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The Old and the Restless - The Egyptians and the Scythians in Herodotus' Histories by Robert J. Hagan

65 choose to keep his

65 choose to keep his sycophantic courtiers and relatives rather than the Phoenicians, the expert sailors who could actually direct the ship. As Dewald puts it, “He has in effect seated overdressed and out-of-shape courtiers at the oars of his ship of state.” 37 37 Dewald, C. (ed.) The Histories by Herodotus, 718.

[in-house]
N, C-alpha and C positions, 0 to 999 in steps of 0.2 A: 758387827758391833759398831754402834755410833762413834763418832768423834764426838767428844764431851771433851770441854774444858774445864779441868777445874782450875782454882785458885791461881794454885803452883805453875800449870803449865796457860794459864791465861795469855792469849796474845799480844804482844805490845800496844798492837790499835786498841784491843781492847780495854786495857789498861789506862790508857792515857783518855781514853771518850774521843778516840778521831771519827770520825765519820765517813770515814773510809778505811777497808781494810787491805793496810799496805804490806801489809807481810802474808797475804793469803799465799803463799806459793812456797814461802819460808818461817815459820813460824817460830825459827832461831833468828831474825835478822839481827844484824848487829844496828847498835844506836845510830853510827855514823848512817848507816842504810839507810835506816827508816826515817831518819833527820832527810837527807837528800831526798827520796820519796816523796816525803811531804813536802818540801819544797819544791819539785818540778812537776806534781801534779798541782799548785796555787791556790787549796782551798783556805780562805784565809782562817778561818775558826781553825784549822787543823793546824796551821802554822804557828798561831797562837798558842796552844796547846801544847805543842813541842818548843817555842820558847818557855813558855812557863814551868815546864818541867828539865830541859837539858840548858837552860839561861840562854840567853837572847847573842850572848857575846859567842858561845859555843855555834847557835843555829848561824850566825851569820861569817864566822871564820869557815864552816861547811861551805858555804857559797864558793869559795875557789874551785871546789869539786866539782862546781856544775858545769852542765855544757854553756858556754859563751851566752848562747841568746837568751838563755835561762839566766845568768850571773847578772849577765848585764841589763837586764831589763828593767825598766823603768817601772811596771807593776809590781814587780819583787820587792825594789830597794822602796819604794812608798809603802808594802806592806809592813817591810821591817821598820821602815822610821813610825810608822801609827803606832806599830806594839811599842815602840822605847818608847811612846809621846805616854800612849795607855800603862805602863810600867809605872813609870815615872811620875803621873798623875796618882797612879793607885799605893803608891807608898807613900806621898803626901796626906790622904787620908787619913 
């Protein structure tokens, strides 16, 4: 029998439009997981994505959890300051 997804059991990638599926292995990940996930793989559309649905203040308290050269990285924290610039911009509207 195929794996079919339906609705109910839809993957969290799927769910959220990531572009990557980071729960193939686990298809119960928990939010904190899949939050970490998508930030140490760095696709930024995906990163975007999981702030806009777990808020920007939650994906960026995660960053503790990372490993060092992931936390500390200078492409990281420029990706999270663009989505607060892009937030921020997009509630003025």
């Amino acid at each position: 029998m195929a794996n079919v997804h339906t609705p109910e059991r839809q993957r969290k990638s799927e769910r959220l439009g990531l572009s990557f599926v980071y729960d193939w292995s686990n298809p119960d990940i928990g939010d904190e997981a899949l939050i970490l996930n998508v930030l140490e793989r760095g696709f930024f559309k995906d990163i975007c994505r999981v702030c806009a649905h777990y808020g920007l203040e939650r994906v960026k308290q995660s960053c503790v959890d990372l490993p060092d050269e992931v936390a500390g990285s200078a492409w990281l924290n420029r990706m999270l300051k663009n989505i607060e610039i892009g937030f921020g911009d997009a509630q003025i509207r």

66 11. Conclusions Herodotus ends the Histories by bringing us back to a moment early in Cyrus’ reign, after he has just obtained the crown of the Median Empire. A man named Artembares, the ancestor of an aforementioned Artayctes, the corrupt Persian noble in the time of Xerxes, approaches Cyrus along with some other Persians and tells him that since they have become masters of many men, that they should move to conquer a more prosperous country and live there. Cyrus dismisses the proposal, telling those Persians that they might go if they wish, but that they should be prepared to eventually become slaves, “on the grounds that soft lands tend to breed soft men.” They are convinced, and with that they decide to stay in the rough land of Persia (9.122). Of course, in the long term, this is not how the story turns out. The Persians do not stay in Persia, but rather they spread themselves over much of Asia, living amongst the population, adopting their customs and enjoying their luxuries. With the Cyrus anecdote, Herodotus reminds us that the Persians were once a hardy, rugged people, led by a king of the same virtues. It is affecting in its conveyance of a sense of the “good old days,” for this was a time when the Persians were upwardly mobile, with much still to conquer and their nomoi intact. Cyrus’ appearance at the end of Book Nine reminds us how much the Persians have changed since his account began in Book One. For, as we have seen, the Persians are a changing people with changing customs and values. The earlier Persians, who thought it their highest virtue to never lie and who revere the natural elements are not the same as those who venture to Greece in 480 BC. Herodotus sets the Persians on a trajectory throughout the Histories, tracking these changes. It is this trajectory that